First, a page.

THE PROSPECTS FOR THE ‘POLITICS OF COMPROMISE’…. Looking back over the last two years, meaningful talks between Democratic and Republican leaders have been rare. When they’ve occurred, the talks have generally gone poorly, reinforcing the notion that the differences between the parties are just so enormous, finding areas of agreement and building consensus just isn’t possible, and won’t be for a long while.
But, whether one approves of the tax deal or not, it was the result of constructive bipartisan talks. Ezra Klein noted this morning that this development, in and of itself, represents a fairly significant shift in how the contemporary political world is expected to operate.
I’ll admit it: I didn’t think they had it in them. A temporary extension of the Bush tax cuts? Sure, they could manage that. Fear is a powerful motivator in Washington, and nothing scares politicians like the threat of a tax hike on their constituents. But an actual, negotiated deal, in which the two parties sit in a room and give things up, and compromise on positions they’d taken in public, and walk out with a deal that accomplishes more than was strictly necessary? I didn’t see that one coming. […]
In reality, the politics of the compromise might mean more to the market than the specifics of the policy: The two parties actually have the ability to sit in a room and come to a compromise. That has implications far beyond yesterday’s tax cut deal. It suggests that we may see more get done in the next two years than many of us thought, and there’ll be more capacity to respond to crises than some feared.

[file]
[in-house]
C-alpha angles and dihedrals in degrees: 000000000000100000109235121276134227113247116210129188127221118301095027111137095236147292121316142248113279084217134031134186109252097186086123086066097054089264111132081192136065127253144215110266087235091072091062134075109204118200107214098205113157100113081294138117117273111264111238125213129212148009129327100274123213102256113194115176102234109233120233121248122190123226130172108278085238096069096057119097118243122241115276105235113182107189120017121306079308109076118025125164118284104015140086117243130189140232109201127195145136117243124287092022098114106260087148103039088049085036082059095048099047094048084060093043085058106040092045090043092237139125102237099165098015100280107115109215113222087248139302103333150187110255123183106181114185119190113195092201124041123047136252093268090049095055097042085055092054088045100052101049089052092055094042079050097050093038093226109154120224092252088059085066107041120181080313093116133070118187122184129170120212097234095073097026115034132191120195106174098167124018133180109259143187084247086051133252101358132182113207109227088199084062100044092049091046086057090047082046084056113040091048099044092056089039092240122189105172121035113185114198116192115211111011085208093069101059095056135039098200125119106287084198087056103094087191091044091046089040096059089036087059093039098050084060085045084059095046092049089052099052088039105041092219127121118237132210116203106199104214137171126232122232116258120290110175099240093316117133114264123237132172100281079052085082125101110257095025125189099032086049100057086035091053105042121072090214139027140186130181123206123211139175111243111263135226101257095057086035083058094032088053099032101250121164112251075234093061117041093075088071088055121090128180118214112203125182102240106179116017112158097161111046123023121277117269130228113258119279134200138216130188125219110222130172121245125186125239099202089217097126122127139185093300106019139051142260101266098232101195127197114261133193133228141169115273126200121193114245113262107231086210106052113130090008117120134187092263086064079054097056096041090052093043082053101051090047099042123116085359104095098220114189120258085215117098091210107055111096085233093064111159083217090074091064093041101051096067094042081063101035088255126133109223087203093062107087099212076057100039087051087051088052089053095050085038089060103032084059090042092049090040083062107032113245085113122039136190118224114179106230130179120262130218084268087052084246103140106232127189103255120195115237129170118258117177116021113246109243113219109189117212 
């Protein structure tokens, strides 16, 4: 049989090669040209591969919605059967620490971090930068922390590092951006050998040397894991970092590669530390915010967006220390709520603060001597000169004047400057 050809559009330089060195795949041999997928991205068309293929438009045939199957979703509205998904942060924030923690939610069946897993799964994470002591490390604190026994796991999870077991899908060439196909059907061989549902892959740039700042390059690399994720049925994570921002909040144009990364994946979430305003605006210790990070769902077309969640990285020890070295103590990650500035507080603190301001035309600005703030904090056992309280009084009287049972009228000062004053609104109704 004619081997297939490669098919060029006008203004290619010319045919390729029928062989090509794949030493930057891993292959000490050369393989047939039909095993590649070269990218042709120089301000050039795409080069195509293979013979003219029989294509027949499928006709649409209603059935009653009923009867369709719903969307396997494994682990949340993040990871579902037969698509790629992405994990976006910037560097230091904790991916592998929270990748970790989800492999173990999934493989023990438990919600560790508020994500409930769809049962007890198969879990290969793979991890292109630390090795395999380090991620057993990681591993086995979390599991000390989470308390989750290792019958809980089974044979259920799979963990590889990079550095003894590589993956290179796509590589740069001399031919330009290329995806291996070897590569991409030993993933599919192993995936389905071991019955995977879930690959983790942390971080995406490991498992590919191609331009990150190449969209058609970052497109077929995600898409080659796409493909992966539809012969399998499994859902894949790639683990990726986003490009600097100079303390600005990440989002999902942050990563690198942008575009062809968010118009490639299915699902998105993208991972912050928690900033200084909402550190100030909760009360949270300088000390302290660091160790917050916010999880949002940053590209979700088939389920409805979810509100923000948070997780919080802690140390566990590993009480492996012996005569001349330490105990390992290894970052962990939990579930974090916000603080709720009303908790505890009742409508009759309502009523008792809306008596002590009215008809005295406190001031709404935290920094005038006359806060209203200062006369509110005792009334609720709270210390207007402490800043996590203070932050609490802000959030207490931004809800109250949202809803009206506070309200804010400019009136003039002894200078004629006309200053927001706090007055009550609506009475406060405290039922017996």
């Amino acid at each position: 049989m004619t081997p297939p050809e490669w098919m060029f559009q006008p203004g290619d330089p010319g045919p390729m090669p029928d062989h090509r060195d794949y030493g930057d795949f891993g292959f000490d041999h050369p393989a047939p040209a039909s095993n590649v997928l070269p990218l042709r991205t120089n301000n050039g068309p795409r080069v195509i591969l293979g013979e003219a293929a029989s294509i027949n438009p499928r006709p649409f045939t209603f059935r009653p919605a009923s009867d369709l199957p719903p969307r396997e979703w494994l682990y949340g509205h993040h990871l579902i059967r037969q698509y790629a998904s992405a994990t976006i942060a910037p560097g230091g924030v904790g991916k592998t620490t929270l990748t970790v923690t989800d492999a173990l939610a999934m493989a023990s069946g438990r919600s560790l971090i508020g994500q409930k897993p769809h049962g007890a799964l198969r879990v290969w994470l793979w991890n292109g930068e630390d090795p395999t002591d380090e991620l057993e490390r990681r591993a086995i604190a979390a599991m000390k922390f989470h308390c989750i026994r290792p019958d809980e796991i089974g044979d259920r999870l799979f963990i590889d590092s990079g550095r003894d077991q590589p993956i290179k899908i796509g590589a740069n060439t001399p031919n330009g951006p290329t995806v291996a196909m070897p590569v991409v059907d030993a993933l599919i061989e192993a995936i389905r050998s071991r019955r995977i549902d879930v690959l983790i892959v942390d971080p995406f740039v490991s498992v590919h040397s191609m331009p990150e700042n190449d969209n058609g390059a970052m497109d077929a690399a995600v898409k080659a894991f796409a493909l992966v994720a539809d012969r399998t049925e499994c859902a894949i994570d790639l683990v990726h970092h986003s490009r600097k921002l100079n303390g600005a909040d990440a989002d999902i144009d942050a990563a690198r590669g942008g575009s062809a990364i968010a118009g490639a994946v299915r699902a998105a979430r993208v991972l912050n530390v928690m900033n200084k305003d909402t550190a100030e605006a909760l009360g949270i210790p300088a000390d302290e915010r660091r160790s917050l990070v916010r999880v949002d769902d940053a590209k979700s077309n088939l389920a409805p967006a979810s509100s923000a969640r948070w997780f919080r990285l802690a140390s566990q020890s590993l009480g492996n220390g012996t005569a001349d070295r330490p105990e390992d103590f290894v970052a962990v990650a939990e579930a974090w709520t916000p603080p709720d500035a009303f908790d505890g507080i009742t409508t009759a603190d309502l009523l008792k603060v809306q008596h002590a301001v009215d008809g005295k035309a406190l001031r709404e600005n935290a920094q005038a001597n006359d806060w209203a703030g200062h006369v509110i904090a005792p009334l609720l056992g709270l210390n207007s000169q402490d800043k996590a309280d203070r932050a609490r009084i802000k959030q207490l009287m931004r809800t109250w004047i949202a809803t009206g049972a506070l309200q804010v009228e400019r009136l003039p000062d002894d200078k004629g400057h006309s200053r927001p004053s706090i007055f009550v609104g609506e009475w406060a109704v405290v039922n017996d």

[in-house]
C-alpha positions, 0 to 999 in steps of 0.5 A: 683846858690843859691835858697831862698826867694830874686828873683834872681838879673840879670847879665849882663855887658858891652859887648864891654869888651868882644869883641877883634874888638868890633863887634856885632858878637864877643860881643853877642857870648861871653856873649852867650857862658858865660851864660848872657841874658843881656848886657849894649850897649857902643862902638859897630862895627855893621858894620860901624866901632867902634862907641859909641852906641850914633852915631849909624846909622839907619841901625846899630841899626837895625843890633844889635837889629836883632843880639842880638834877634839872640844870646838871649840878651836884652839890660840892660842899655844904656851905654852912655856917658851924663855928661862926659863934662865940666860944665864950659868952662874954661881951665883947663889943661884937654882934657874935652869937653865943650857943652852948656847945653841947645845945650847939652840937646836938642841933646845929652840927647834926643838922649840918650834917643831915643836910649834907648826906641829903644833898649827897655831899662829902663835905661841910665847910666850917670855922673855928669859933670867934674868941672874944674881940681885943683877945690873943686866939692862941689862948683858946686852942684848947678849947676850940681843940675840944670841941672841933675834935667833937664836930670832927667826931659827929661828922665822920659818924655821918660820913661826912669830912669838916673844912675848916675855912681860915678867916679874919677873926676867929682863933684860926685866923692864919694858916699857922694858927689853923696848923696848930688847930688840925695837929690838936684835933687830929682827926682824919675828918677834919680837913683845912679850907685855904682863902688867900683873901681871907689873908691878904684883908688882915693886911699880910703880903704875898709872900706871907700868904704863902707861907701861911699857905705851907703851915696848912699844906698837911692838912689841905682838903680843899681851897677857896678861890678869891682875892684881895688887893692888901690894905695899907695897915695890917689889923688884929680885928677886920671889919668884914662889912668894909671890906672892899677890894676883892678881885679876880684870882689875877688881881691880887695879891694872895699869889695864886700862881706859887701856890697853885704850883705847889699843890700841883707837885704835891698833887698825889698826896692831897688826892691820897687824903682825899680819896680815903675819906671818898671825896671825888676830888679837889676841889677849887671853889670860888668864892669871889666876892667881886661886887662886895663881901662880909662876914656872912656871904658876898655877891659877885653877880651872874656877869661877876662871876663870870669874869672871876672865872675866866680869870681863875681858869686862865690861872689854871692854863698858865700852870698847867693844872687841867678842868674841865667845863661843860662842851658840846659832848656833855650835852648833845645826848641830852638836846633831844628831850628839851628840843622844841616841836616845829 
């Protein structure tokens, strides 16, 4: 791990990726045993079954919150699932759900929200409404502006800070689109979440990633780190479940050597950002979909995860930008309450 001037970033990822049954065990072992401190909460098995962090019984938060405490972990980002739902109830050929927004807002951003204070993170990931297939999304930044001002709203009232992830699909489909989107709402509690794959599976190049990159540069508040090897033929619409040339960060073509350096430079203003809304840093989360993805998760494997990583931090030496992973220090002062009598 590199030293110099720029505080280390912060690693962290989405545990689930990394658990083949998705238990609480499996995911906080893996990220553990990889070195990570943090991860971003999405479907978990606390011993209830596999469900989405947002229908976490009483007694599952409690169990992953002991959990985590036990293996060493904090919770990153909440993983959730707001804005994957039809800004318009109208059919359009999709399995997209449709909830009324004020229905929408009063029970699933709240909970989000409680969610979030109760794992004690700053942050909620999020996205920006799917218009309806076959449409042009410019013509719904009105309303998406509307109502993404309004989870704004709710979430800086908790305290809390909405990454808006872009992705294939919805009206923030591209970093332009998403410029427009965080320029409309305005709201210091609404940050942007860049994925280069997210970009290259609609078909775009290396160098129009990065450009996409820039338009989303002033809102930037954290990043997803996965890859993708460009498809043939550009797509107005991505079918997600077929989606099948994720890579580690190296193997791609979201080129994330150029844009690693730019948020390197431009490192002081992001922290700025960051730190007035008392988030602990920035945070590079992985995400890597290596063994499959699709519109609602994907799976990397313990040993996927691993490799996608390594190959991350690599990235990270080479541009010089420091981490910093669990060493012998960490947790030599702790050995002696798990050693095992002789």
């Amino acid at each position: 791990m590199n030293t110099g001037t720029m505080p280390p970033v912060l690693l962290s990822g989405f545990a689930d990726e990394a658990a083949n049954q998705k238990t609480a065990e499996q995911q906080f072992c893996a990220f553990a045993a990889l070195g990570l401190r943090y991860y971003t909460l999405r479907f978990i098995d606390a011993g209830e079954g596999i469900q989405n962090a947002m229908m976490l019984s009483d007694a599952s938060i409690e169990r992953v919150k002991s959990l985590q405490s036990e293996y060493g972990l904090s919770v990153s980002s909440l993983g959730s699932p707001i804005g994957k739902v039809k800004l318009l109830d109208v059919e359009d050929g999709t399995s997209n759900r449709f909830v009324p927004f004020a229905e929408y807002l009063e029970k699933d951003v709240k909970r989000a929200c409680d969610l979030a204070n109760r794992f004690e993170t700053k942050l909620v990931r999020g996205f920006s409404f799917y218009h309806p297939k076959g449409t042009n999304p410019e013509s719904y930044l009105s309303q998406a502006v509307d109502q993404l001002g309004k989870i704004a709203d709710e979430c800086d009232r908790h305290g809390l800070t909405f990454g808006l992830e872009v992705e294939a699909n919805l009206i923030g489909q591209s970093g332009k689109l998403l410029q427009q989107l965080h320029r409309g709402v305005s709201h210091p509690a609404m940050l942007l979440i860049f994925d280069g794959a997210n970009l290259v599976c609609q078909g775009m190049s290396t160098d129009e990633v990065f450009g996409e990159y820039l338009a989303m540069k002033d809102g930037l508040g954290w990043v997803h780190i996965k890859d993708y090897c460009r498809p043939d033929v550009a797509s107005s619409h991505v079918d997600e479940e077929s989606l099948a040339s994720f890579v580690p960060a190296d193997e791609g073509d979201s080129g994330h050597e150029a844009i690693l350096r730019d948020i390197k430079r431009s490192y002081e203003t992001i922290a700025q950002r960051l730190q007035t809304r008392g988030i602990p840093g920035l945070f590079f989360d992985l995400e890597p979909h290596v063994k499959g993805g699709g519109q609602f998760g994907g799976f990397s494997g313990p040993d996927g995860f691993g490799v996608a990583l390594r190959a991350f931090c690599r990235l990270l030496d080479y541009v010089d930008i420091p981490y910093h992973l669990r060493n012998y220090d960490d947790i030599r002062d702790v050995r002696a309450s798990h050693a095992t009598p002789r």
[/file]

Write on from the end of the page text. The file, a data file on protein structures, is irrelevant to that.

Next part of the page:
That’s an entirely fair argument, and I genuinely hope it’s correct. I remain a little skeptical, though.
To be sure, the deal announced late yesterday is the first time President Obama’s team and Republican leaders sat in a room, made concessions they didn’t want to make, and reached an agreement in which both sides got some of what they wanted. Putting aside whether that agreement has merit, the fact that they were able to reach a deal at all seems like something of a breakthrough.
But the trick of negotiations is, they’re easier to reach when both sides really want something. In this case, congressional Republican really wanted at least an extension of tax breaks for the wealthy. This put them in a negotiating mood — the president stood between them and their top goal, so they had to go talk to him and see if they could live with his terms.
Looking ahead, Ezra suggests we may see this dynamic — Obama and Republicans, working on finding common ground — more than expected over the next two years. Perhaps, but the uncomfortable truth is, I’m not sure Republicans actually want anything else badly enough to actually sit at the negotiating table. Their to-do list is exceedingly short, and an extension of all Bush-era tax rates largely completes the GOP agenda.
Next year, I suspect the president would like to see Congress tackle issues like immigration reform and energy policy, among other things, but for Republicans, failure on these and other issues is certainly an option. If party leaders chatted with Obama and congressional Dems, and the GOP didn’t care for the Democratic ideas, they could just walk away. Success might be nice, but it may not be enough for Boehner, McConnell, and their cohorts to actually start making concessions.
The point is, tax cuts are unique in the GOP worldview. Republicans were willing to make a deal on this issue because the policy at stake was extremely important to them. Will they consider being equally constructive the next time there’s a policy debate, and the outcome is largely irrelevant to them? I have my doubts.